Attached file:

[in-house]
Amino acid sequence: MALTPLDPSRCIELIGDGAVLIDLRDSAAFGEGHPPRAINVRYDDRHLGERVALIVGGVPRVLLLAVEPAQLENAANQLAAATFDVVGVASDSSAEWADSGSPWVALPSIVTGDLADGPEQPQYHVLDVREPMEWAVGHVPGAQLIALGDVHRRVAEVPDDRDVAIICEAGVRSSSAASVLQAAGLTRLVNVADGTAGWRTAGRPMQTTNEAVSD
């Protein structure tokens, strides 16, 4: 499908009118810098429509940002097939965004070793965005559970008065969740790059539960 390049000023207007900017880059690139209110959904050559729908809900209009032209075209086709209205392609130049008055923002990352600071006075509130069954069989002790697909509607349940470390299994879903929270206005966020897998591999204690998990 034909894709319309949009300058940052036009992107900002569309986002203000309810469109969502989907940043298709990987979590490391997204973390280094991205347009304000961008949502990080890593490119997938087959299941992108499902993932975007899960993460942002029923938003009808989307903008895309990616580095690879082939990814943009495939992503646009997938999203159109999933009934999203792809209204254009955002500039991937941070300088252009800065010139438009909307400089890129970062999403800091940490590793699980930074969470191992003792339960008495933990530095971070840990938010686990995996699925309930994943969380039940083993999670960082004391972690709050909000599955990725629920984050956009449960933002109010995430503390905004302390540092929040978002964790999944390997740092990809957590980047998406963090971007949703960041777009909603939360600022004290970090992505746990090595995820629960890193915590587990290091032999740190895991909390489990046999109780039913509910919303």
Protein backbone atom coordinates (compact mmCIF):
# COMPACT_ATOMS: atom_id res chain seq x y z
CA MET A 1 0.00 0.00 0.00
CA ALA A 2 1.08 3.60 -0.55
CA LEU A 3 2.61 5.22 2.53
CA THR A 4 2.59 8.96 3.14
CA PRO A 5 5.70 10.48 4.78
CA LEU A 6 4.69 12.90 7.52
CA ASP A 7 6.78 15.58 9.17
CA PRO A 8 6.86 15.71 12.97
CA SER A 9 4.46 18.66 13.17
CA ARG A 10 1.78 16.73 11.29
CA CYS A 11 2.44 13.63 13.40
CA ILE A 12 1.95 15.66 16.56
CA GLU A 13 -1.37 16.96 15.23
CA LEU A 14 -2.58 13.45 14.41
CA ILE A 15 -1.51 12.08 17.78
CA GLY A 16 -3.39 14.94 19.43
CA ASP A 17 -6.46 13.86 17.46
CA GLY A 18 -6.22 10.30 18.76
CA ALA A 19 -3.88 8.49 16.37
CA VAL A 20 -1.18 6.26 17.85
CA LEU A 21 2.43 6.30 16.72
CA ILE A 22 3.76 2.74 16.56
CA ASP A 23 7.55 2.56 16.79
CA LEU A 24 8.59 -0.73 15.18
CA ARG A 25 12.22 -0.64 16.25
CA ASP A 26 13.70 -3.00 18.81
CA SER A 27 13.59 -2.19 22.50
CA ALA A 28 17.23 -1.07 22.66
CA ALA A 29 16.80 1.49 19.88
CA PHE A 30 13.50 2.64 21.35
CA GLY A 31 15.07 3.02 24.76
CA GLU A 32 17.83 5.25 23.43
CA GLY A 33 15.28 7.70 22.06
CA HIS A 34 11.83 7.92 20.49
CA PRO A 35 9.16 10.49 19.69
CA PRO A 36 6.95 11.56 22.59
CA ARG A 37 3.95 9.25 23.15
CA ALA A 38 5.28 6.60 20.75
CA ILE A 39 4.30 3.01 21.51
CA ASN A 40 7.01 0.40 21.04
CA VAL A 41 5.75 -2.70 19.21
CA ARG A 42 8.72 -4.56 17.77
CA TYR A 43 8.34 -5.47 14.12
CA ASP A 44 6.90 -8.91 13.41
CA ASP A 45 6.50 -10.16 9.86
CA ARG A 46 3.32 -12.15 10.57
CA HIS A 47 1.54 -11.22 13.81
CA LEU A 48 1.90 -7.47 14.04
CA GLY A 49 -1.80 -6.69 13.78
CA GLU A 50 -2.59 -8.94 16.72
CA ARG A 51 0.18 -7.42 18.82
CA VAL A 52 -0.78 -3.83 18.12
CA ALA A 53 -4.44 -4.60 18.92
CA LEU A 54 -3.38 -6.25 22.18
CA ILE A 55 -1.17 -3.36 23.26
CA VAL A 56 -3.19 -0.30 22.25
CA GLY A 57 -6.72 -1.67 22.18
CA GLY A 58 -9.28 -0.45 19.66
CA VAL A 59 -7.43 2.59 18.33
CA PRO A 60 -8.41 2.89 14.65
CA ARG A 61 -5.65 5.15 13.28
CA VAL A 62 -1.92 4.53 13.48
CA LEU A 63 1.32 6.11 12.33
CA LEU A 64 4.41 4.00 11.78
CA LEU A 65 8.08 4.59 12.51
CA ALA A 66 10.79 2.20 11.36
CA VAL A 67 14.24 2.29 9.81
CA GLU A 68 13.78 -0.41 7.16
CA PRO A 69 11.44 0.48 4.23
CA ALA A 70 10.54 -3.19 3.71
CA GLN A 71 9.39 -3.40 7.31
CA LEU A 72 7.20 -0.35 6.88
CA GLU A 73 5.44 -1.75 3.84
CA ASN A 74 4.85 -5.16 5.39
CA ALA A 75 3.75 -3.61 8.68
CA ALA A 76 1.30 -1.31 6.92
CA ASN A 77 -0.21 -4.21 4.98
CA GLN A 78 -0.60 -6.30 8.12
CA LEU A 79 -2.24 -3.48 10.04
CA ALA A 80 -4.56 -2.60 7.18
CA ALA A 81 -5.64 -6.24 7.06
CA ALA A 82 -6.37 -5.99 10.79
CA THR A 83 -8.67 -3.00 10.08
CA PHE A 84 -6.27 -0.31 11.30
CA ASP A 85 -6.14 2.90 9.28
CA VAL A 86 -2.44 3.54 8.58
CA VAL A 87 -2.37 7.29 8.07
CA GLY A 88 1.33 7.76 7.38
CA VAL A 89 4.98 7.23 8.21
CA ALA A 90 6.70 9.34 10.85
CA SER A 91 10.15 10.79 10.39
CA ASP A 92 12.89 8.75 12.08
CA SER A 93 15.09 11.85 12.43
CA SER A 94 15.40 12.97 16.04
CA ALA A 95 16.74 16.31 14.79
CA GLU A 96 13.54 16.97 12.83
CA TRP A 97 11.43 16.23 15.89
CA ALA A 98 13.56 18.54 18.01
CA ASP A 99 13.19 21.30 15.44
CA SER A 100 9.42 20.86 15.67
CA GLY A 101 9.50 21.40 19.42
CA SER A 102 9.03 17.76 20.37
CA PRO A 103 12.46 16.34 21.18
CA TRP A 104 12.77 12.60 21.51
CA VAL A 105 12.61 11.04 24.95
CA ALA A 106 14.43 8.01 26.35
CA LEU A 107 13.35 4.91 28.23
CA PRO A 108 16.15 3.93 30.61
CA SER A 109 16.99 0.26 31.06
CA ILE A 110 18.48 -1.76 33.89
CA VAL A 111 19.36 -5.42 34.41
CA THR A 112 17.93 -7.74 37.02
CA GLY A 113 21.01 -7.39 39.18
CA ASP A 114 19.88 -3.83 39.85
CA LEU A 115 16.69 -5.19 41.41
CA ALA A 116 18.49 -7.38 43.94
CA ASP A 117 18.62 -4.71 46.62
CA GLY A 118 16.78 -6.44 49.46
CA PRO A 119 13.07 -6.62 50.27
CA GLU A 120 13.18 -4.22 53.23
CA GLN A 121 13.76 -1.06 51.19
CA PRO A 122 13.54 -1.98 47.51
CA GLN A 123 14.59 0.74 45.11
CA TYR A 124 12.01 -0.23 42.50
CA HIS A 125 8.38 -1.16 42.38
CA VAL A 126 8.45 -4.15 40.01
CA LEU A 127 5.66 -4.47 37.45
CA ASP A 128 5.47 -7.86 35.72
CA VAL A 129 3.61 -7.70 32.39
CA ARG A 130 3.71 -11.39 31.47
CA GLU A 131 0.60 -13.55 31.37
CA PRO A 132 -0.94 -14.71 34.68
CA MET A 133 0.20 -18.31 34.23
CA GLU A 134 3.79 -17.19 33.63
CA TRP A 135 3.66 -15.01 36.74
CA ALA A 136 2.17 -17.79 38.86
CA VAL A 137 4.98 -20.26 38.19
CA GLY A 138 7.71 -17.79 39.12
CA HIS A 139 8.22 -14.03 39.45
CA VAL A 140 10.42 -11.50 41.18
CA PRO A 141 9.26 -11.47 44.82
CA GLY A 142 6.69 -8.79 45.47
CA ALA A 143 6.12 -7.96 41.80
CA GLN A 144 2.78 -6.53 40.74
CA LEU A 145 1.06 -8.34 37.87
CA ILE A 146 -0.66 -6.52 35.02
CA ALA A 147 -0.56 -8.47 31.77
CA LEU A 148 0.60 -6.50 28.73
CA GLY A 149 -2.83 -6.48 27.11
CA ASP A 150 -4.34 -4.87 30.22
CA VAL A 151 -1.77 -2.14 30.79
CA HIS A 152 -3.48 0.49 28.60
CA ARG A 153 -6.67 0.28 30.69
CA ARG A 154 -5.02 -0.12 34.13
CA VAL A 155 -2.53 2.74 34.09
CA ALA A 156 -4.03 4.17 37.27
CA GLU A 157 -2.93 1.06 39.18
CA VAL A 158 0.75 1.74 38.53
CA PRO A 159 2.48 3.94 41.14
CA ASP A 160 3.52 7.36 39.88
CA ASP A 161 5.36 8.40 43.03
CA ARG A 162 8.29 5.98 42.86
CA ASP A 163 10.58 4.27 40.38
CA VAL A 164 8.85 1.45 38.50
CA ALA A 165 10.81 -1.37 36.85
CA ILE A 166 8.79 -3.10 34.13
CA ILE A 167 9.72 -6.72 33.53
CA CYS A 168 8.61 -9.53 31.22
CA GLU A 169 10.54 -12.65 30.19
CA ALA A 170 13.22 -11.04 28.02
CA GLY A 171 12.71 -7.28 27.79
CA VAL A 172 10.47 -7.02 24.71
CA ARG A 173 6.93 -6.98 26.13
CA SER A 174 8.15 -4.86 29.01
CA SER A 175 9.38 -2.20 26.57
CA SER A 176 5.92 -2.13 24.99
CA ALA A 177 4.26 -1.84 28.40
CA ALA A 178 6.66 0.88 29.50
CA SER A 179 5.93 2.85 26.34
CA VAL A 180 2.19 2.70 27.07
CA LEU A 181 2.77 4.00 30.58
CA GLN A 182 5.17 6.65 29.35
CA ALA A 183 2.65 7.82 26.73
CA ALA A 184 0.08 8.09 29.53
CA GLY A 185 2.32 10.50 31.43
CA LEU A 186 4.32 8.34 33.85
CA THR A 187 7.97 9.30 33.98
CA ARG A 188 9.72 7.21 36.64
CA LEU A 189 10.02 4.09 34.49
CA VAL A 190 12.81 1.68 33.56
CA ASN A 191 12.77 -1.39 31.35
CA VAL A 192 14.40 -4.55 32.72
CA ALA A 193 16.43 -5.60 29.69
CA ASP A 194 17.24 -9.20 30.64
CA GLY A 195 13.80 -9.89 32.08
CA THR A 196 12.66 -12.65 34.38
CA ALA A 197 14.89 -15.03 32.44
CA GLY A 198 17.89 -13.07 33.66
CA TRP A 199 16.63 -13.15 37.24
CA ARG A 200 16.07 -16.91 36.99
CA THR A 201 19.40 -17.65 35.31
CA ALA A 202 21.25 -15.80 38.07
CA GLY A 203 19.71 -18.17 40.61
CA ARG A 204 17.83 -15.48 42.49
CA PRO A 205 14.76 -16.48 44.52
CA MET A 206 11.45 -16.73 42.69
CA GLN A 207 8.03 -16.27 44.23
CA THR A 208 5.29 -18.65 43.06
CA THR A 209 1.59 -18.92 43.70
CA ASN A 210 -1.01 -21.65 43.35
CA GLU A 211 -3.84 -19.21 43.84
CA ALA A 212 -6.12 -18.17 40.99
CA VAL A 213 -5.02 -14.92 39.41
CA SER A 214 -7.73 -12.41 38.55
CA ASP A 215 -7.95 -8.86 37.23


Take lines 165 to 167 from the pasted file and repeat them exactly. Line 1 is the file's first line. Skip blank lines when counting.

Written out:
CA ASP A 160 3.52 7.36 39.88
CA ASP A 161 5.36 8.40 43.03
CA ARG A 162 8.29 5.98 42.86